Starring Angelina Jolie, Elle Fanning, and Michelle Pfeiffer Maleficent: Mistress of Evil sees the return of Maleficent and Princess Aurora as they face a terrifying turmoil, meeting the in-laws. Not only that there may be a surprise twist in the wings in the shape of Maleficent’s own forgotten people, the Dark Fey led by Conall (Chiwetel Ejiofor).
Maleficent: Mistress of Evil is a terrifyingly poor film. I wasn’t a fan of the first outing of Angelina Jolie’s anti-hero and it likely has something to do with my adoration of Sleeping Beauty and Maleficent’s portrayal in that interpretation. When I was a child I adored the character.
She was pure evil, had a fascinating motivation and intriguing design and best of all could transform into a dragon. She also had one of the best battles against the prince of the tale, Prince Phillip. It’s astounding that I still remember it to this day.
In 2014 we were introduced to the misunderstood Maleficent, I suppose Disney was hoping to capitalise off of the Wicked concept, that villains can be relatable and redeemable. It worked and the film was a surprise hit. This happened because obviously Jolie’s incredible presence and charm won over audiences.
Now 5 years later we get the sequel no one asked for in the shape of Maleficent: Mistress of Evil.
Maleficent: Mistress of Evil & its many, many, many problems
Where to start? I suppose I should begin with the casting of Michelle Pfeiffer. She is translucent in her portrayal of the well-meaning mother in law. You know from right off the bat, or should I say the sinister cat she owns, that Queen Ingrith is the villain of this piece and she is awful. She is xenophobic but in the blandest and most predictable fashion. There was an opportunity to have her match Jolie in presence and wit with accompanying one-liners but sadly she is wasted, much like the rest of this cast.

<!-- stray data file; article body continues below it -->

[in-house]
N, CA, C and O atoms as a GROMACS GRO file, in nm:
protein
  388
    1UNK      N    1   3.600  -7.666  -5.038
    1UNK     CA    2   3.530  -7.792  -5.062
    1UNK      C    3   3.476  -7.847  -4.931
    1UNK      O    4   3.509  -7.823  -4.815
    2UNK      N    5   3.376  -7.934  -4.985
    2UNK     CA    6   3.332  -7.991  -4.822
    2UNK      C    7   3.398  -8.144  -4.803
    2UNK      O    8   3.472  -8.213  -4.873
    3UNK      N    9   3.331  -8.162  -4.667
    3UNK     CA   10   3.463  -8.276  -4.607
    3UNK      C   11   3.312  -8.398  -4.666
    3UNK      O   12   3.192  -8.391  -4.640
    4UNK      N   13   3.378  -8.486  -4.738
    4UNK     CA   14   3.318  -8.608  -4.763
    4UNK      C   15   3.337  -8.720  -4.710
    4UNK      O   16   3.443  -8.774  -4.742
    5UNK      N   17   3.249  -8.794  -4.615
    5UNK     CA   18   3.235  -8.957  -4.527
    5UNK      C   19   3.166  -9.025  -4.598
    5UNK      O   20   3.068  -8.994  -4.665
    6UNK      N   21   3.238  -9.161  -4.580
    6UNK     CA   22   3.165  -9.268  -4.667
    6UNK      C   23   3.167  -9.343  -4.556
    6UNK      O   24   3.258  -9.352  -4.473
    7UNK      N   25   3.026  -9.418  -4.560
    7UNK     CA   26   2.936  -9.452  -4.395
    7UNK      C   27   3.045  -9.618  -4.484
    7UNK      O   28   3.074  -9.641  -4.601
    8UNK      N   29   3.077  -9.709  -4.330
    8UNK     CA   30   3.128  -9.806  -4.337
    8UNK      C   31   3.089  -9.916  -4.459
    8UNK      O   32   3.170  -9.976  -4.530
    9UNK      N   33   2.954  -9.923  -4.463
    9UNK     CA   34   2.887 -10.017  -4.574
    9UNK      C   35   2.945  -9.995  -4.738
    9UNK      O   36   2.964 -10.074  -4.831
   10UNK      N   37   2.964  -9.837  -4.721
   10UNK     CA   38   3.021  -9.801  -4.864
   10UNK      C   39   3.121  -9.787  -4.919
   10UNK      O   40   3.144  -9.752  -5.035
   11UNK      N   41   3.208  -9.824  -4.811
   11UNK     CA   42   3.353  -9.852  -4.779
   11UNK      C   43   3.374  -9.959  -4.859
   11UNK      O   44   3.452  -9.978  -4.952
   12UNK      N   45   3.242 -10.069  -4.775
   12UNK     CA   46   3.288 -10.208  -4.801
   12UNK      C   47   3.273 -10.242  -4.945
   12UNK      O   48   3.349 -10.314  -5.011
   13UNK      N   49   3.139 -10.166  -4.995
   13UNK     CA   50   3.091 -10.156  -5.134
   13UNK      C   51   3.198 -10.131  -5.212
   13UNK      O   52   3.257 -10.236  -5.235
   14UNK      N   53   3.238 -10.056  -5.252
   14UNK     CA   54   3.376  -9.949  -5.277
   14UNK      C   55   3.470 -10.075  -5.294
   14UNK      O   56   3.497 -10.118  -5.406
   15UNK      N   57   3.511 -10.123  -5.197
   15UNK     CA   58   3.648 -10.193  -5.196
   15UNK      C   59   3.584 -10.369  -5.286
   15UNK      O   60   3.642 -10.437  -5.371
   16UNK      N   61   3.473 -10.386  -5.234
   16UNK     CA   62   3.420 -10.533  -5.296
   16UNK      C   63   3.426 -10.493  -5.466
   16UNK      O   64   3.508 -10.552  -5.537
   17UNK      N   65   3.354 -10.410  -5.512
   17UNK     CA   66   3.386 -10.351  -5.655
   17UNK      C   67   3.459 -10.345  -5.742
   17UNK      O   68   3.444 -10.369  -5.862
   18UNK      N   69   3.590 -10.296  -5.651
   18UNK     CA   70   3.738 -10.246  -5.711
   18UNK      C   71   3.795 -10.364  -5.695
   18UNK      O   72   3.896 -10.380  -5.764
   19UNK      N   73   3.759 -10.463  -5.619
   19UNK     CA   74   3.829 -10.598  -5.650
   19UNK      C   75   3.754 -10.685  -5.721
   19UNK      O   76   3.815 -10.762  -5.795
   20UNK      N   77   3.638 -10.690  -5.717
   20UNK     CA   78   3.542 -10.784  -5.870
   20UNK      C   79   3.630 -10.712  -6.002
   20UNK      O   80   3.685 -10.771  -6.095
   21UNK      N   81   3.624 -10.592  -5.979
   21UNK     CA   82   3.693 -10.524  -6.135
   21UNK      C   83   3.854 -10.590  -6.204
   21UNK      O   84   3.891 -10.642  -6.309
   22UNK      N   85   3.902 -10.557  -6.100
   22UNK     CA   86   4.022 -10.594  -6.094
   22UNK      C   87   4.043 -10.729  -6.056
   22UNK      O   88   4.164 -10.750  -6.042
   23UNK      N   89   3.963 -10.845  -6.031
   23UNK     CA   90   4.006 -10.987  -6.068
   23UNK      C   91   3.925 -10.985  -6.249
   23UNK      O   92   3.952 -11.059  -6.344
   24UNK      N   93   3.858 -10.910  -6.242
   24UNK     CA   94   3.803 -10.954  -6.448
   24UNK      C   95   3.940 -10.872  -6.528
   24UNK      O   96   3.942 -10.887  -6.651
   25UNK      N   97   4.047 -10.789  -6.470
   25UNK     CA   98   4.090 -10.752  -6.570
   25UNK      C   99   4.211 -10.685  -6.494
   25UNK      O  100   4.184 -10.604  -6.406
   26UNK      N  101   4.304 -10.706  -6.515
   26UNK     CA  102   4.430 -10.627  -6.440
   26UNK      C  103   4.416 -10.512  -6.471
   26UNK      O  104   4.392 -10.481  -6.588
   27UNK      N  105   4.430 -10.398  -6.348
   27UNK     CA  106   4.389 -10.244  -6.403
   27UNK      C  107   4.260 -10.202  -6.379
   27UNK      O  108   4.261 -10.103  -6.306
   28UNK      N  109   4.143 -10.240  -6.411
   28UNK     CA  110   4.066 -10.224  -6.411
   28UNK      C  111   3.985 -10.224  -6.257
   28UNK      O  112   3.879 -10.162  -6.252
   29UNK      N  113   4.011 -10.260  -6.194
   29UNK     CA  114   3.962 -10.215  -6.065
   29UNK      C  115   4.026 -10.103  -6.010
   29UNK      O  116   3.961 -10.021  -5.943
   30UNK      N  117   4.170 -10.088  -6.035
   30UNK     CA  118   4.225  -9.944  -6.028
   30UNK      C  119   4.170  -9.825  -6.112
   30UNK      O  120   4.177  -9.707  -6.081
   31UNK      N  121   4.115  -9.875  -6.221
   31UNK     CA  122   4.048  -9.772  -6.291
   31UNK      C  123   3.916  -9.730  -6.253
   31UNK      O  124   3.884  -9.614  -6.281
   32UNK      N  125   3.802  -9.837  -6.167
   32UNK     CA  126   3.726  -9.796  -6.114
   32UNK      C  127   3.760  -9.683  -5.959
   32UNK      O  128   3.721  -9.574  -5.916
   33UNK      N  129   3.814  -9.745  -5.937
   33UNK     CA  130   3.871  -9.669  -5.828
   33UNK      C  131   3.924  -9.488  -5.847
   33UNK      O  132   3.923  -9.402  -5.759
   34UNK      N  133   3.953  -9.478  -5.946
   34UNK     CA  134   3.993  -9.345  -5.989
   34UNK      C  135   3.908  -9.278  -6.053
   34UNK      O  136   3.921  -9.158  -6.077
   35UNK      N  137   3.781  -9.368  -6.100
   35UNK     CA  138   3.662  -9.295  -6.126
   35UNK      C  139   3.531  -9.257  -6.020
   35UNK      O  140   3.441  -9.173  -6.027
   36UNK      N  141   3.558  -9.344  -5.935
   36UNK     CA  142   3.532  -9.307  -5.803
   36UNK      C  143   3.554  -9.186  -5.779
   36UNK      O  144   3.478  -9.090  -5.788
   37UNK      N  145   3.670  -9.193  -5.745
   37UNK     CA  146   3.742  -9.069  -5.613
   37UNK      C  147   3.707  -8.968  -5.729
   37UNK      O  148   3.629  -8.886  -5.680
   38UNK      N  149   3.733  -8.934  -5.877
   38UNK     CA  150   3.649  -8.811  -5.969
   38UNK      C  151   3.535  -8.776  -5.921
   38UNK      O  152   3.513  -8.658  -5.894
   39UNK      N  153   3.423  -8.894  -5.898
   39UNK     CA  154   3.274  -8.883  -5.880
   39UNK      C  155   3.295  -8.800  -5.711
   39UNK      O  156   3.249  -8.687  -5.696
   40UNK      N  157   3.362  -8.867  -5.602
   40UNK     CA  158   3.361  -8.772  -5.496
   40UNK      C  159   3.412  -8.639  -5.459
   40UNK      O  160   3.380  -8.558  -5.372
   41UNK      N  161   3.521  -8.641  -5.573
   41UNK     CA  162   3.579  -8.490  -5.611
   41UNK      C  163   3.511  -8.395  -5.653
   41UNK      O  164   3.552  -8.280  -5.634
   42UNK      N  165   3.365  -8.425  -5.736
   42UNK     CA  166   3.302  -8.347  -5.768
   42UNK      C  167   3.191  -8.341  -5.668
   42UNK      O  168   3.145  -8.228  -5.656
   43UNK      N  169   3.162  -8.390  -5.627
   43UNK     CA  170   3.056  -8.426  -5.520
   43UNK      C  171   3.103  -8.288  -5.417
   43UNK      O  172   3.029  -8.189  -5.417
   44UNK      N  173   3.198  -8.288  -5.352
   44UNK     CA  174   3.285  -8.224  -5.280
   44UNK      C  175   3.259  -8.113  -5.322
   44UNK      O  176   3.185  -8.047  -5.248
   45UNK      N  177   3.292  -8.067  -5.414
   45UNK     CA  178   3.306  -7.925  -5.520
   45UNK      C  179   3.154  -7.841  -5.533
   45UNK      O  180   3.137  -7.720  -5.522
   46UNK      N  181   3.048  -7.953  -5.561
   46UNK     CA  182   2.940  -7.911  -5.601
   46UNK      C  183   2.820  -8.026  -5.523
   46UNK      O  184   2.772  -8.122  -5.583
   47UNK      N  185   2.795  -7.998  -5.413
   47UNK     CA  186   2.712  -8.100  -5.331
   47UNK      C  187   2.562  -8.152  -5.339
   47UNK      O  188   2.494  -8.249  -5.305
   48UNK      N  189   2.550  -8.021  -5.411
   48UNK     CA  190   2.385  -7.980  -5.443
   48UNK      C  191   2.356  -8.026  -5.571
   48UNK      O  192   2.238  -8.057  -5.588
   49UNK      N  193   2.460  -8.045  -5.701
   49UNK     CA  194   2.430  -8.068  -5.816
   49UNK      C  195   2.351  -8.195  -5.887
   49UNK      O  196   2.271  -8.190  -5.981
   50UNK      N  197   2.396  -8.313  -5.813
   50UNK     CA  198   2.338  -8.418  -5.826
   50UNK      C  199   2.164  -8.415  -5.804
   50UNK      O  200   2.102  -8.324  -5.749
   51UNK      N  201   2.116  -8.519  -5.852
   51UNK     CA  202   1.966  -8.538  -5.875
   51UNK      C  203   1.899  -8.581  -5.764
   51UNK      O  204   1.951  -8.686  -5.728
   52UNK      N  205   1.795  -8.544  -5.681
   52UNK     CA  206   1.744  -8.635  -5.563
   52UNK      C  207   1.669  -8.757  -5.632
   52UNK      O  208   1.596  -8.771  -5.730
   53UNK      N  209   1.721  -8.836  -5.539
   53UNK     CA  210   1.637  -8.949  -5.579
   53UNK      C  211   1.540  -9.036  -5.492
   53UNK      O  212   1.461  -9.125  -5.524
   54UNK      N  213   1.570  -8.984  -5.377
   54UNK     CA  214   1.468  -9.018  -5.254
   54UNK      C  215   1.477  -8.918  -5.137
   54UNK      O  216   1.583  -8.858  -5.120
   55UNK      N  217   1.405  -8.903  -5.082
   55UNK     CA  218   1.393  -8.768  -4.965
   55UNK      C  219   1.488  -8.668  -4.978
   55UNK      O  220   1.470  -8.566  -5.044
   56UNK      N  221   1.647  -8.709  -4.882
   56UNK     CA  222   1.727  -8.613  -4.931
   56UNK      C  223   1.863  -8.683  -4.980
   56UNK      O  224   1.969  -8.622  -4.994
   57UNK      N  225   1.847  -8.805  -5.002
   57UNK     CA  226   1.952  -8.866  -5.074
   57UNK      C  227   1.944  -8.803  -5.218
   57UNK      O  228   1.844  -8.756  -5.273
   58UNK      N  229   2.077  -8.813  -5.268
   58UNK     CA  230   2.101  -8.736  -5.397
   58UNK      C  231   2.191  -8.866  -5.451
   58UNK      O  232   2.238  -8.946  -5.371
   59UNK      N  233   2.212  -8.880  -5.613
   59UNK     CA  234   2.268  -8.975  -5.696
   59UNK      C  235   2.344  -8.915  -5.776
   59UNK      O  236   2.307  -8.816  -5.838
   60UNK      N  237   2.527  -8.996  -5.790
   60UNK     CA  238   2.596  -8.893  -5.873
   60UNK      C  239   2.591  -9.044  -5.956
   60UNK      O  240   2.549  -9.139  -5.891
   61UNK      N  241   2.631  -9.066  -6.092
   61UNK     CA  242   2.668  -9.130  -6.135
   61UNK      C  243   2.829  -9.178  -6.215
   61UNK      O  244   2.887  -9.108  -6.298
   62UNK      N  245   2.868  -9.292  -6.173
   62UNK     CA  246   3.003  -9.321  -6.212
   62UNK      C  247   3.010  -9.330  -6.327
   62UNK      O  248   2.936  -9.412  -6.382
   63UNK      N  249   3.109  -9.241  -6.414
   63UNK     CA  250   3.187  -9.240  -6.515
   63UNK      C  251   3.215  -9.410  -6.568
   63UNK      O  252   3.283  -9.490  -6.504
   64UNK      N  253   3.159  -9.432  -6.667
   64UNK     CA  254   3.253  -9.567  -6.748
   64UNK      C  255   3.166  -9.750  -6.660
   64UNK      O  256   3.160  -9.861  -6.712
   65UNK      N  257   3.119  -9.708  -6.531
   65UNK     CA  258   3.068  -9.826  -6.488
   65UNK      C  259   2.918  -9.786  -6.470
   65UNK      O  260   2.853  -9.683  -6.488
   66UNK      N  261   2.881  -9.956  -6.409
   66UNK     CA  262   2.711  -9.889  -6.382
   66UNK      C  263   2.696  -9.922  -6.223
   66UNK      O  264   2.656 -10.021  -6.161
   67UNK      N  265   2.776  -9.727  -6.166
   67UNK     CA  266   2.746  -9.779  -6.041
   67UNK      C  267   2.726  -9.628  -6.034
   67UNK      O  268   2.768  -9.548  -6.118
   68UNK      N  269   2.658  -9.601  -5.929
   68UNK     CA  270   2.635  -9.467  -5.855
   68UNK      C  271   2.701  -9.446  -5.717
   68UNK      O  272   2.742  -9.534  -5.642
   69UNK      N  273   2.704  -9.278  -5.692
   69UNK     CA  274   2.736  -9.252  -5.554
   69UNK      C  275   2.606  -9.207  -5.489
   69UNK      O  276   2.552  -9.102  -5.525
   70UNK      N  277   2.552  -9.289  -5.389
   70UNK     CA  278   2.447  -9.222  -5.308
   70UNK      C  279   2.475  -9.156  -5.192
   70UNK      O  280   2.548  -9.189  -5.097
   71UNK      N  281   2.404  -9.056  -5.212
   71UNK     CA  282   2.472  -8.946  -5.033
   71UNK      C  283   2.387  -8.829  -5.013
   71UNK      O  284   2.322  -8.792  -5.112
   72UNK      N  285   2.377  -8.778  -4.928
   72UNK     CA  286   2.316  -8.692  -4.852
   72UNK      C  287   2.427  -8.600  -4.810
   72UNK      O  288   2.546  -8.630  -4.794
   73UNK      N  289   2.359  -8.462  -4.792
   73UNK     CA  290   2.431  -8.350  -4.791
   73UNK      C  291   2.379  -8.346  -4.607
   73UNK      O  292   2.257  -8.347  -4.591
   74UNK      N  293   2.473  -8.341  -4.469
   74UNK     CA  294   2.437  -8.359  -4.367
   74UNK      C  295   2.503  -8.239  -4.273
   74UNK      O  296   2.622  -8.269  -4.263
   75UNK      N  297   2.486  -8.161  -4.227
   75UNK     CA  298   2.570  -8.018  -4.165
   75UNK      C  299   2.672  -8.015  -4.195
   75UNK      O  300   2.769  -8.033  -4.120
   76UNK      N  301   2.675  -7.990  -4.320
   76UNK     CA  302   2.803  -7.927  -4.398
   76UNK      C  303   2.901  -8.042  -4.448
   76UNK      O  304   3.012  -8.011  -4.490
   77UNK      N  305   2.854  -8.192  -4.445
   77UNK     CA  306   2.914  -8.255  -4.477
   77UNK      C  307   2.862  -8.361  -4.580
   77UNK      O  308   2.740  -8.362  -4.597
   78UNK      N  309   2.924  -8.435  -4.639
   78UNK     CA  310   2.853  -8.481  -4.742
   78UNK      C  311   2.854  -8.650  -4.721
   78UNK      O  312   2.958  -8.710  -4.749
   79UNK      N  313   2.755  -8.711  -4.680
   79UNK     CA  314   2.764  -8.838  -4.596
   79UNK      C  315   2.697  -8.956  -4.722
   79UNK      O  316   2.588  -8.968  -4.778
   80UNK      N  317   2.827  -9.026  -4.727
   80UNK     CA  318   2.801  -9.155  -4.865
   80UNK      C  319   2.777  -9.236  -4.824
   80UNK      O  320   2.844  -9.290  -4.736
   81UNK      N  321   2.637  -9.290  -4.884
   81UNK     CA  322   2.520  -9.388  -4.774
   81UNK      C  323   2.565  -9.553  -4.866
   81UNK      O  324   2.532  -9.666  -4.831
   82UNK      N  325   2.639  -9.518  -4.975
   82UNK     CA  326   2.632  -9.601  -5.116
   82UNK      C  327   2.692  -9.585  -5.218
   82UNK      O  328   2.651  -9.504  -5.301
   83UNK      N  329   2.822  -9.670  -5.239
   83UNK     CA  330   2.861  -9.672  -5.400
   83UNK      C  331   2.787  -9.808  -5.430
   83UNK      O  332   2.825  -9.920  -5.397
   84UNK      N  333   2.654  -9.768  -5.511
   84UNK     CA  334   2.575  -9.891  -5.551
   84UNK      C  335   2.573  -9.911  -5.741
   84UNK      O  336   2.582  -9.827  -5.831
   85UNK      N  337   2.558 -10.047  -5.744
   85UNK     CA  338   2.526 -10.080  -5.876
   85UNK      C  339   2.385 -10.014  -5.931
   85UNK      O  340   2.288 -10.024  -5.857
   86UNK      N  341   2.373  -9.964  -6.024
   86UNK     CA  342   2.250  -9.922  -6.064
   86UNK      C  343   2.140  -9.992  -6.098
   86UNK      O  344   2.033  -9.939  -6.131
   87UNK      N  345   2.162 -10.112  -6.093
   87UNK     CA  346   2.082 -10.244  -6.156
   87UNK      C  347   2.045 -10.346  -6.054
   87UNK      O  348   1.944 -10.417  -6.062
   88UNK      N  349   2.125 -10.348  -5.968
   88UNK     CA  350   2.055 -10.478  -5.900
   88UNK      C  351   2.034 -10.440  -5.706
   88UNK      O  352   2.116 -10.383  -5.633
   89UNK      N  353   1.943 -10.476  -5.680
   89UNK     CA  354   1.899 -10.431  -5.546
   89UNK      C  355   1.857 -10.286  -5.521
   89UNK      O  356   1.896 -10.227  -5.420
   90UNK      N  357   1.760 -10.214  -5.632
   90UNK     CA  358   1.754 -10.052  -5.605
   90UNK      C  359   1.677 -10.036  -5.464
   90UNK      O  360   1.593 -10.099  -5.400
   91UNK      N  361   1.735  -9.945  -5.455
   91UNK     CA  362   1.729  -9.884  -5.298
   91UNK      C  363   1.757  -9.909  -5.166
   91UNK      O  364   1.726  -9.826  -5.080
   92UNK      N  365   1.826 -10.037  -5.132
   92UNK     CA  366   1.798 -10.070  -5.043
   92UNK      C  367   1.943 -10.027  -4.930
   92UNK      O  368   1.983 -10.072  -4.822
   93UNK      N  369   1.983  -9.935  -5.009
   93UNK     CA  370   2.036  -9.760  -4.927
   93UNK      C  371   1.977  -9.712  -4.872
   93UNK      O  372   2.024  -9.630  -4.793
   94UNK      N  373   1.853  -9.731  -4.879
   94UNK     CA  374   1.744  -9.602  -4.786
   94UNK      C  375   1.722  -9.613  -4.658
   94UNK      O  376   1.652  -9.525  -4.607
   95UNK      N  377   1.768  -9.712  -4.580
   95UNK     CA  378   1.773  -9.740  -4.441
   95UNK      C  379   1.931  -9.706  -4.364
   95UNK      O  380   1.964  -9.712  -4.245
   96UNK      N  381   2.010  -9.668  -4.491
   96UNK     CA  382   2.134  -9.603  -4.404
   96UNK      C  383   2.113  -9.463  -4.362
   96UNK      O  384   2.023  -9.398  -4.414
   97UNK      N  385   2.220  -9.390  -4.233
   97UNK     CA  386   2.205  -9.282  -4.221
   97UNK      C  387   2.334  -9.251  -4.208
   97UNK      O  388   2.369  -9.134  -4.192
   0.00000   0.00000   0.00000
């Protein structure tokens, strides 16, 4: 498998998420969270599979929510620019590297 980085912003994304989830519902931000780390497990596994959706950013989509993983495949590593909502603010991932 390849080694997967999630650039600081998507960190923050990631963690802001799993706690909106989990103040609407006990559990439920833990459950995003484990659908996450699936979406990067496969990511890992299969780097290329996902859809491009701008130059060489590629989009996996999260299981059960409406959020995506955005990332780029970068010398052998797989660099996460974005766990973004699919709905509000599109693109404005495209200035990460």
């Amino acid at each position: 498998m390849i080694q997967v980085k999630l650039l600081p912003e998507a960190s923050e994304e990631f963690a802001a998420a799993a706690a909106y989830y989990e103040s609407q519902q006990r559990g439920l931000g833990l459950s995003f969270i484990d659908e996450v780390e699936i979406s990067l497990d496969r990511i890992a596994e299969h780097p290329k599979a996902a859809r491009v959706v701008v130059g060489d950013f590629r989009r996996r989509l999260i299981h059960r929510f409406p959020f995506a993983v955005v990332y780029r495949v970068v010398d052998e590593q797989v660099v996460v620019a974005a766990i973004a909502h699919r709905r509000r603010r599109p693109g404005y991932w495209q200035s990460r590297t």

On wasted casting, Chiwetel Ejiofor does nothing in this film. He shows up early in the film and his presence should be this incredible revelation to both the audience and Maleficent but instead, he’s nothing but a mouthpiece spouting cliché ridden lines about peace between the supernatural and natural lands. He’s not a character, he’s the writer and director trying desperately to give Jolie’s Maleficent a motivation. I say this because for 90% of the film she is doing nothing except listening to people tell her what she should be doing.
Whether it’s from Elle Fanning’s unimpressive Aurora telling her she needs to fit in with Aurora’s growing family to Ed Skrein’s Borra telling her she should bring the war to the humans because she’s a chosen one with gifts no other Fey has access to, Maleficent is being pulled in many directions and none of them feel like they’re because of her decisions. It takes away the strength of the character that earned in the first film.
There’s also the issue of the direction and writing of the film as a whole. When the third act kicks off and there is this huge battle director Joachim Rønning can’t decide on the tone he wants. The battle is too dark for children with people screaming and dying but there is not a drop of blood to be found so it doesn’t feel like there are real stakes for adults so there is a sense of confliction in the tone of the narrative. This continues with the “humour” of the film because not a single joke lands and worse yet after some horrific things happen to some character there are poorly timed jokes that just don’t sit right.
Maleficent: Mistress of Mishap
If I can think of anything that is somewhat decent in this film it would do with the cinematography and the special effects. I have to say when the Dark Fey and their society are introduced I was intrigued. Their story is played out and clichéd but their designs are gorgeous. Every Fey that is onscreen has their own unique design and I loved it. There is also a shot in the final act of the film that involves Maleficent that is spectacular in design, it involves a bird and that’s all I’ll say.
Ultimately I come to this conclusion. Maleficent: Mistress of Evil is pointless, a waste of the potential of its cast and doesn’t even live up to its own title. Stay tuned to Scannain where hopefully I will have a positive review coming up soon.